February 2012 saw the annual Cheltenham Folk Festival take place at venues across the town. The University Archives and Special Collections hold various materials on folk-related themes, including this month’s item which is a book on Legends, Tales and Songs in the Dialect of the Peasantry of Gloucestershire. Published c.1877, this volume lists various ballads, stories and a glossary of words in the Gloucestershire dialect. It forms part of the Bristol and Gloucestershire Archaeological Society (BGAS) Library, which we act as custodians of.
Contents of the volume include the intriguing “George Ridler’s Oven”, “The Witch of Berkeley”, “The Moolberry Tree”, “The Tithe Pig” and “Gloucestershire Harvest Home Choruses” to name a few. The volume is one of a number of items currently of interest to first-year English and second-year History students who are looking at changing English and methods of historical enquiry respectively.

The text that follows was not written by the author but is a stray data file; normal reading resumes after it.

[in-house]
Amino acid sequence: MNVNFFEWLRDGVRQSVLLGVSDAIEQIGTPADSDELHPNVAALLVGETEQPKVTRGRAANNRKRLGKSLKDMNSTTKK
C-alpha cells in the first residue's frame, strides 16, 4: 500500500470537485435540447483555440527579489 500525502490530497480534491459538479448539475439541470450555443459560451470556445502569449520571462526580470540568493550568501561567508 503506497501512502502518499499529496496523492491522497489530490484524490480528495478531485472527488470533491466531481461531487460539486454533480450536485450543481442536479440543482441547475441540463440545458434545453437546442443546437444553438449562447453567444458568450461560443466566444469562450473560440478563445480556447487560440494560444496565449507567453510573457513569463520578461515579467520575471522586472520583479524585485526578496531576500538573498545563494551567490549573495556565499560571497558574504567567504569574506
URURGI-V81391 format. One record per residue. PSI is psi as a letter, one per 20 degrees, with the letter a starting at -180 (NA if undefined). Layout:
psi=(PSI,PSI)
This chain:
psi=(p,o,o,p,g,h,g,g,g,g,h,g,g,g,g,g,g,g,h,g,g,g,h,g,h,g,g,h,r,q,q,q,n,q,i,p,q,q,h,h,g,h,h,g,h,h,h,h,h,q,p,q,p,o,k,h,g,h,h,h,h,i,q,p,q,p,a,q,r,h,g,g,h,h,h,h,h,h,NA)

Below is a selection of words from the Gloucestershire dialect glossary. Do you recognise any?:
Barken, the homestead
Breeds, the brim of a hat
Buckling, the foul linen of a household collected for washing
Butty, a comrade in honour
Caddlement, a trifling occupation
Cess, a word used to call dogs to their food
Flump, applied to a heavy fall
Leech, a cow doctor
Paunch, to disembowel game
Piddle, to trifle, to do light work
Skurry, a flock in confused flight
Snite, to blow the nose
Spreathe, to have face or hands roughened by frost
Twissle, to turn around rapidly
Yopping or Yoppeting, a dog in full cry after game
We also have other material on folk-related subjects both from the BGAS Library and our Local Heritage Initiative (LHI) collection. Information on both collections can be found at our website www.glos.ac.uk/archives. Please get in touch with archive staff if you would like to come in and look at any material.